The communications have become the focus of ongoing scrutiny by the opposition.

Ms Curran was stripped of the Government Digital Services role after it was revealed she used a personal Gmail account and did not properly record a meeting with Mr Handley, who was applying for the position of CTO.

The job offer to Mr Handley was withdrawn earlier this month as part of the fallout from Ms Curran's dismissal from Cabinet.

The entrepreneur also released text messages between him and Ms Curran.

Earlier this month, Megan Woods, the Minister for Government Digital Services, who took over the ministerial role from Ms Curran, said a full-stop had been put on the process as the government reconsidered its approach to digital transformation.

Derek Handley says he’ll donate the compensation but is disappointed at the way the issue was handled. Source: 1 NEWS

"Derek Handley was offered the role and we are honouring the agreement we had with him. This decision in no way reflects on him as a candidate and the State Services Commission review shows that the process was suitably robust. Derek showed energy and passion for the development of a digital strategy for New Zealand," she said.

"However as the new Minister I have asked officials to review the CTO role and provide advice on the best ways to drive a forward-looking digital agenda for New Zealand."

Mr Handley said he still hasn't received an explanation as to why the government isn't going ahead with his appointment as CTO and he's disappointed the prime minister hasn't provided one.

"The handling of the Chief Technology Officer appointment and subsequent fall out in the last four weeks is likely to be discouraging to anyone from the private sector contemplating making a contribution to New Zealand through a government role," he said in a statement.

Mr Handley said he will donate the $100,000 he received for the termination of his contract to the funding of digital innovation projects.


Derek Handley says he’ll donate the compensation but is disappointed at the way the issue was handled.
Source: 1 NEWS



MPI concerned strawberry risk could be blown out of proportion amid needle contamination

Authorities are worried the risk could be blown out of proportion as the strawberry needle scandal that swept across Australia crossed to New Zealand.

A punnet of strawberries bought from an Auckland supermarket on Sunday was found to have needles in it.

Paul Dansted from the Ministry of Primary Industries (MPI) said the incident in Auckland was under investigation but he was concerned that the risk could be blow out of proportion.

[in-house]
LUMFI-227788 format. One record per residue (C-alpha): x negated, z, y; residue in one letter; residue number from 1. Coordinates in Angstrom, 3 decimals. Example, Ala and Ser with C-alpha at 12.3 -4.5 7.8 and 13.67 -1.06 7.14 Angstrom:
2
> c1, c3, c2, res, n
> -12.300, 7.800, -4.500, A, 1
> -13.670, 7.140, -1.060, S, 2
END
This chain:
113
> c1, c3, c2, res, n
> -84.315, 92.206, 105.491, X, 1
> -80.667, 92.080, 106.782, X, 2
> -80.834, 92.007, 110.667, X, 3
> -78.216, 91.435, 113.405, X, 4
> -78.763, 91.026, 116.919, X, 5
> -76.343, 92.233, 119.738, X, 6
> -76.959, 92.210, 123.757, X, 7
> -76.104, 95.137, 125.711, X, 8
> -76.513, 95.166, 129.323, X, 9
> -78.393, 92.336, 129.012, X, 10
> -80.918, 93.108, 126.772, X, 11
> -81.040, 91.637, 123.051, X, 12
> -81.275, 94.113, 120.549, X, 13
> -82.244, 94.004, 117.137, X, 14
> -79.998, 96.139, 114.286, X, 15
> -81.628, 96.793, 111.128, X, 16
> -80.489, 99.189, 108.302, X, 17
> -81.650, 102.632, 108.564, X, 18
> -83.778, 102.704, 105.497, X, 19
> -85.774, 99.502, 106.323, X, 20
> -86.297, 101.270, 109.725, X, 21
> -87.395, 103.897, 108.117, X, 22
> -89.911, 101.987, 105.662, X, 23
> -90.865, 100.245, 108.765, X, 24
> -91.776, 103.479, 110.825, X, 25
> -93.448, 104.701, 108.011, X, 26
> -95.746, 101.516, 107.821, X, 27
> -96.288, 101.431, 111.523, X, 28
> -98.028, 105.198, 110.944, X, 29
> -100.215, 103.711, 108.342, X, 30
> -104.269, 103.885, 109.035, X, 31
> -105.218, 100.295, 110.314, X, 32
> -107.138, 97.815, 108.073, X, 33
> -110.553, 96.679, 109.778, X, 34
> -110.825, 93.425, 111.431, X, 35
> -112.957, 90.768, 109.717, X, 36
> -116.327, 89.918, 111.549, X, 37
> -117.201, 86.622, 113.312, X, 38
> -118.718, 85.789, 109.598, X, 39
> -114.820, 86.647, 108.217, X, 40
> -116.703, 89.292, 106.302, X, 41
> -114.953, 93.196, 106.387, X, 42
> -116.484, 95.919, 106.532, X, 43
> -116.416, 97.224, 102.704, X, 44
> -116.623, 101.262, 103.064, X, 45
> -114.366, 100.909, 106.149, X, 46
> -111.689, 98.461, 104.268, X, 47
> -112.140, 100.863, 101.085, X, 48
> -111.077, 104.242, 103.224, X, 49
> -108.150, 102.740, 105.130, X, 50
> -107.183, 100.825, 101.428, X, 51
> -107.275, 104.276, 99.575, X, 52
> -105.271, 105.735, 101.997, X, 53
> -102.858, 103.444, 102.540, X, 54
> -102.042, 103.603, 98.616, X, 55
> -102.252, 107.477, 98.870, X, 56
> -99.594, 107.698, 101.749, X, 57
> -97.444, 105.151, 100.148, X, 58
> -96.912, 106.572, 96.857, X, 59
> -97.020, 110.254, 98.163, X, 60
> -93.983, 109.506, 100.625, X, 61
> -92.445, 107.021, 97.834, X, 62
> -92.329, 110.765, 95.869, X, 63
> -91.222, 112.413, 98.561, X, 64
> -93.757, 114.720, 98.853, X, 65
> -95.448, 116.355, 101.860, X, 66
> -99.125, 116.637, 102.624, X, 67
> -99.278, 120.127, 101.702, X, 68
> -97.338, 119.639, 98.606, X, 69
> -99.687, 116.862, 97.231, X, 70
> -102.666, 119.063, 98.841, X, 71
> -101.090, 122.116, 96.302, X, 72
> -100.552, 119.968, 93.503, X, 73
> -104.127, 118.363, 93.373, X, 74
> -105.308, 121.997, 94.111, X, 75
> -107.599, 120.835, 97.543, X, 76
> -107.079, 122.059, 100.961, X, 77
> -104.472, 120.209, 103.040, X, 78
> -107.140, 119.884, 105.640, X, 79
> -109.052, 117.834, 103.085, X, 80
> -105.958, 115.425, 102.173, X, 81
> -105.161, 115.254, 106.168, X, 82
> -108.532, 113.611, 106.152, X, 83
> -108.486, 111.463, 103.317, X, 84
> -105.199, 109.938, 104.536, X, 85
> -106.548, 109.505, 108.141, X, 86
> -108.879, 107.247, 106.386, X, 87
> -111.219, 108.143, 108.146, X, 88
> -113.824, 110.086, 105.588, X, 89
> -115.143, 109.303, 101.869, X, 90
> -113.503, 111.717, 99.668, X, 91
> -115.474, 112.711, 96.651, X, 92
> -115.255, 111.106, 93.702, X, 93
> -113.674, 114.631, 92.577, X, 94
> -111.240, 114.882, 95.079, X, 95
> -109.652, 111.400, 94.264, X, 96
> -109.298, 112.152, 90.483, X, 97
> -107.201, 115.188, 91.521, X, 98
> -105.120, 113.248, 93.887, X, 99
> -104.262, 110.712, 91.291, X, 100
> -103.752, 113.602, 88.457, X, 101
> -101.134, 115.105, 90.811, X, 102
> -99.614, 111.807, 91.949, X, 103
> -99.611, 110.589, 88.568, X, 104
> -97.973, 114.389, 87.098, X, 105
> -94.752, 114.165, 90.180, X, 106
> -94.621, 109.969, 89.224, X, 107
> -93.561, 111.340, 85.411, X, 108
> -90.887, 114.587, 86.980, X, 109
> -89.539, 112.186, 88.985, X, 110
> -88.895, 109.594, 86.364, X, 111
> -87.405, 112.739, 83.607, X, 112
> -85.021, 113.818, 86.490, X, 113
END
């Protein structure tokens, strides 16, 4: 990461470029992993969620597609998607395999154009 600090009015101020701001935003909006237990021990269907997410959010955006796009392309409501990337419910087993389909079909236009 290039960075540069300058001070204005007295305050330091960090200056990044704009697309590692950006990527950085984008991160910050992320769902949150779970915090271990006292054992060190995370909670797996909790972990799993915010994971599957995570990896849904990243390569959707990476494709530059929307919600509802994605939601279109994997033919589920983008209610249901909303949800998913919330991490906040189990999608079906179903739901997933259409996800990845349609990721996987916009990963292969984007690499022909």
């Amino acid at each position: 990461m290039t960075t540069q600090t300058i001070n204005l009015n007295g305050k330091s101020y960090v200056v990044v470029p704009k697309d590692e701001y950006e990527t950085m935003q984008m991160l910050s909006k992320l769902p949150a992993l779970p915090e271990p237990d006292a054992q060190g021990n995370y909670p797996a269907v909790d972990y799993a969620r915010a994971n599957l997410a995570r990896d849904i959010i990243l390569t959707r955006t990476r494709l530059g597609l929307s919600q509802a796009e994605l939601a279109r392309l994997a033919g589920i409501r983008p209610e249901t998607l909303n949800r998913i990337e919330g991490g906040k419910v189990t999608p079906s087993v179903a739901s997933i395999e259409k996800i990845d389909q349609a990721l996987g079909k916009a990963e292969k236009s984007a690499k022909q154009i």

“That is one of the things we’re concerned about…I’m going to continue to eat strawberries, we don’t see any particular threat at the moment but obviously when we do get reports, we’ll take them seriously and we’ll work with police to ensure that whoever is doing it can be tracked down and dealt with,” he told TVNZ1’s Breakfast.

He said any strawberries exported from Australia are now going through metal protection processes. 

Paul Dansted from MPI said the discovery of a needle in a punnet of strawberries in Auckland was under investigation but he was concerned the risk could be blown out of proportion. Source: Breakfast

‘I've been forced to do it’ - Breakfast’s Hayley admits she’s stood in a car park to reserve a spot

Following yesterday's 1 NEWS NOW story about car parks being 'reserved' by pedestrians blocking vehicles' access, TVNZ 1's Breakfast hosts have - unsurprisingly - taken different sides on the issue.

As video of a stand-off between a vehicle and pedestrian at Auckland's St Lukes Mall went viral, the topic was of course discussed among the Breakfast cast.

"I think it's terrible," began Haley Holt.

"It's a really, really bad thing to do - but I've been forced to do it.

"I was forced to stand there, and I did have people going past me and beeping at me. It's horrible, I'll never do it again."

Matty McLean said that although he'd never been forced to take such action, he was unsure about what he'd do if the situation ever arose.

"You know me, I'm very susceptible to peer pressure, and I could easily be talked into standing there," he said.

The incident took place at St Lukes Mall, and eventually led to the woman giving up the park.

"We all know what it is like, driving around this city, trying to find a car park, and sometimes it is the most infuriating thing for your day.

"I kind of get it."

Meanwhile, Daniel Faitaua didn't mince his words for anyone who decides to stand in a car-park with a tongue-in-cheek:

"You can not stand in a car park. A car park is designed for a vehicle.

"If that was me, I'd be reversing right back into her."

Video was shot recently of an Auckland woman and child standing in a spot – and it got the Breakfast crew talking. Source: Breakfast